Serve the Parfait
- Let baby self-feed, and if baby is showing signs of the pincer grasp, offer some Cheerios on the side of the parfait for baby to practice picking up.
- If help is needed, pre-load a baby spoon and place it next to food for baby to try to pick up. Alternatively, pass the pre-loaded spoon in the air for baby to grab from you.
- Eat alongside baby to model how it’s done.
To Store: Pink Cheerios Parfait is best enjoyed the day it is made. Leftovers may be stored in an airtight container for up to 3 days but the Cheerios will become very mushy.
J. Truppi, MS, CNS. Certified Nutrition Specialist®
V. Kalami, MNSP, RD, CSP. Board-Certified Pediatric Dietitian and Nutritionist
K. Tatiana Maldonado, MS, CCC-SLP, CBIS, CLEC. Pediatric Feeding Therapist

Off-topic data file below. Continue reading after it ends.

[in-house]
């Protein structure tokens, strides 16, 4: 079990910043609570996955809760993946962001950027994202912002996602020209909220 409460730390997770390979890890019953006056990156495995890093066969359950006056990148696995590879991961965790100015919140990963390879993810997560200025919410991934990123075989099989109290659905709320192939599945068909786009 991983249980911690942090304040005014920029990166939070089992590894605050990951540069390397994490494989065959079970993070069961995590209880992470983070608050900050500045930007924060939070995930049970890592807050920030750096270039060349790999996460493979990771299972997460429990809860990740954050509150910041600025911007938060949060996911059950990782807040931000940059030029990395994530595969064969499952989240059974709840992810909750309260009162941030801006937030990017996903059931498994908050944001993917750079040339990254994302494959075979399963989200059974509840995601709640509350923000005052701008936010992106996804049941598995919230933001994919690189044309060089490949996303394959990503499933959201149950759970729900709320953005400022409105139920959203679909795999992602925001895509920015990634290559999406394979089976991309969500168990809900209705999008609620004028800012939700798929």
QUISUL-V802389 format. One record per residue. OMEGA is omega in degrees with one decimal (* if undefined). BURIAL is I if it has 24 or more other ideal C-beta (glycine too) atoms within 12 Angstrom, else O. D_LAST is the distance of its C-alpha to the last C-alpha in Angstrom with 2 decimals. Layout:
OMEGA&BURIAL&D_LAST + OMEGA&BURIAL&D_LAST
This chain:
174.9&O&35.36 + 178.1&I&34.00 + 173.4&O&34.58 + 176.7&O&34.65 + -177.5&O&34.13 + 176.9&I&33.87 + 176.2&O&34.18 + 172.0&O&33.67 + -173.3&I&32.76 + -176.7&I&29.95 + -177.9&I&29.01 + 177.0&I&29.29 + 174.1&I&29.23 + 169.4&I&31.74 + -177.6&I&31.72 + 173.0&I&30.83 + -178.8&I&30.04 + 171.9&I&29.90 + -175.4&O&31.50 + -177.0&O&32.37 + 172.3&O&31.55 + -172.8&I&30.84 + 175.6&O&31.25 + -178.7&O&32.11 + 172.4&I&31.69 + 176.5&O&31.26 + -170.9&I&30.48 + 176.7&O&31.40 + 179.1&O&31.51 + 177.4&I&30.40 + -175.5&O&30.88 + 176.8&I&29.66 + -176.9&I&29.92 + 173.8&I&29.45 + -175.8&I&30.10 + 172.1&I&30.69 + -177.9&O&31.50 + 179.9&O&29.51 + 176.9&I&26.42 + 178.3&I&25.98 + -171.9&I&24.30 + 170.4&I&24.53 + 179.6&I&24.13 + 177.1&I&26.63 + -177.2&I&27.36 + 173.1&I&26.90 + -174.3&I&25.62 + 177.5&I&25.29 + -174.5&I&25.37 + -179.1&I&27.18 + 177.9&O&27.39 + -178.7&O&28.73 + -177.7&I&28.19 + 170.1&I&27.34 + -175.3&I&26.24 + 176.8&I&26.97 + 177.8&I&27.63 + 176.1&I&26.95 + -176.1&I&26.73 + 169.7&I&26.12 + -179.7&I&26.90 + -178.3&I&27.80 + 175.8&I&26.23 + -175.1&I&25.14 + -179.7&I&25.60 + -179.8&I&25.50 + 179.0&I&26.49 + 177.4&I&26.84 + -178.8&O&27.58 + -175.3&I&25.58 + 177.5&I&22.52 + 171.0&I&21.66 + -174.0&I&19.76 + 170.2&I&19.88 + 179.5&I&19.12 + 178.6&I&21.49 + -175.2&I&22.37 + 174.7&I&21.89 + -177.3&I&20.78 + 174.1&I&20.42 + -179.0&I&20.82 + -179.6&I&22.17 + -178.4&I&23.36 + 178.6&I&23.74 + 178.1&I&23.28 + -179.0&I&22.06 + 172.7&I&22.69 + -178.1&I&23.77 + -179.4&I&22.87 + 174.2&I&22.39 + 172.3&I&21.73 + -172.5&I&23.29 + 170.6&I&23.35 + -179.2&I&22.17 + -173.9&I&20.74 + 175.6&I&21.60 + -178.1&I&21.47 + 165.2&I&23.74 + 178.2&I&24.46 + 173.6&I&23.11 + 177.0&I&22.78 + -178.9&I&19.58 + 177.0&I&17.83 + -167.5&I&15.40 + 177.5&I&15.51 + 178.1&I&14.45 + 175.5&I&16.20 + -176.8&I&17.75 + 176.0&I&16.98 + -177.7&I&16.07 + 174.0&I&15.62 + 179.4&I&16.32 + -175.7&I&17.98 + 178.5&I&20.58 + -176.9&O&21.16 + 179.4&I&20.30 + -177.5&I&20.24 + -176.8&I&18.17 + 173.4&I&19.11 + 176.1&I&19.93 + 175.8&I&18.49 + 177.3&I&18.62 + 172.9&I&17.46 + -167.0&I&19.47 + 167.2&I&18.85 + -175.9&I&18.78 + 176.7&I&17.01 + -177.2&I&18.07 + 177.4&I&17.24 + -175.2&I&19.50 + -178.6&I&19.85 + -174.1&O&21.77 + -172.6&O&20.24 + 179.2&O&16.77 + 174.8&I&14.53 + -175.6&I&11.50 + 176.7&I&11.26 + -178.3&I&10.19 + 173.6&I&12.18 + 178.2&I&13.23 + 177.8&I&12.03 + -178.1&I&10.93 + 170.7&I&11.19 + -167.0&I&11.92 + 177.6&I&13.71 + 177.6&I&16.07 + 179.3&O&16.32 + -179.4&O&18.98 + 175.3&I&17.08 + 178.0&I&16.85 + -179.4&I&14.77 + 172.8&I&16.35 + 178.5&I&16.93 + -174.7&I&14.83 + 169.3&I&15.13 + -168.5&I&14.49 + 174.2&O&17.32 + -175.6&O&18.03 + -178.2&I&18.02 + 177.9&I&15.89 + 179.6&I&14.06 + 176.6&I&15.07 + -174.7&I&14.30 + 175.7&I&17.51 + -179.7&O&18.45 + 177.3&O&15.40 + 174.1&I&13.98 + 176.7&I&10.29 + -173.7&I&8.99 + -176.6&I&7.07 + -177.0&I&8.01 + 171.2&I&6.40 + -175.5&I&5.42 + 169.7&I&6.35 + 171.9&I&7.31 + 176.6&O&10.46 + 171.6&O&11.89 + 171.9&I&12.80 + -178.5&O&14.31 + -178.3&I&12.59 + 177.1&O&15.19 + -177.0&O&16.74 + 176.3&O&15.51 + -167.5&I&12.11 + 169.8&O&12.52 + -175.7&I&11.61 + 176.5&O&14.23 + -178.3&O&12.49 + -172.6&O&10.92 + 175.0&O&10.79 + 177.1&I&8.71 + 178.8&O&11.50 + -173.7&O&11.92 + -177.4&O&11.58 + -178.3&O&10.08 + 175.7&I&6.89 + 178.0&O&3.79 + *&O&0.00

K. Grenawitzke, OTD, OTR/L, SCFES, IBCLC, CNT. Pediatric Feeding Therapist
Dr. S. Bajowala, MD, FAAAAI. Board-Certified Allergist & Immunologist (allergy section)
Dr. R. Ruiz, MD, FAAP. Board-Certified General Pediatrician & Pediatric Gastroenterologist
- Tripotassium Phosphate. (1982). Evaluations of the Joint FAO/WHO Expert Committee on Food Additives (JECFA). Retrieved June 30, 2022
- National Institutes of Health. (2021). Phosphorous. Retrieved June 30, 2022
- Shimada, M., Shutto-Uchita, Y., & Yamabe, H. (2019). Lack of Awareness of Dietary Sources of Phosphorus Is a Clinical Concern. In vivo (Athens, Greece), 33(1), 11–16. DOI: 10.21873/invivo.11432. Retrieved June 30, 2022
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- Canadian Celiac Association. Notice about GF Cheerios. Retrieved June 30, 2022
- Thompson, T. (2021). Gluten Free Watchdog’s updated position statement on Cheerios. Gluten Free Watchdog. Retrieved June 30, 2022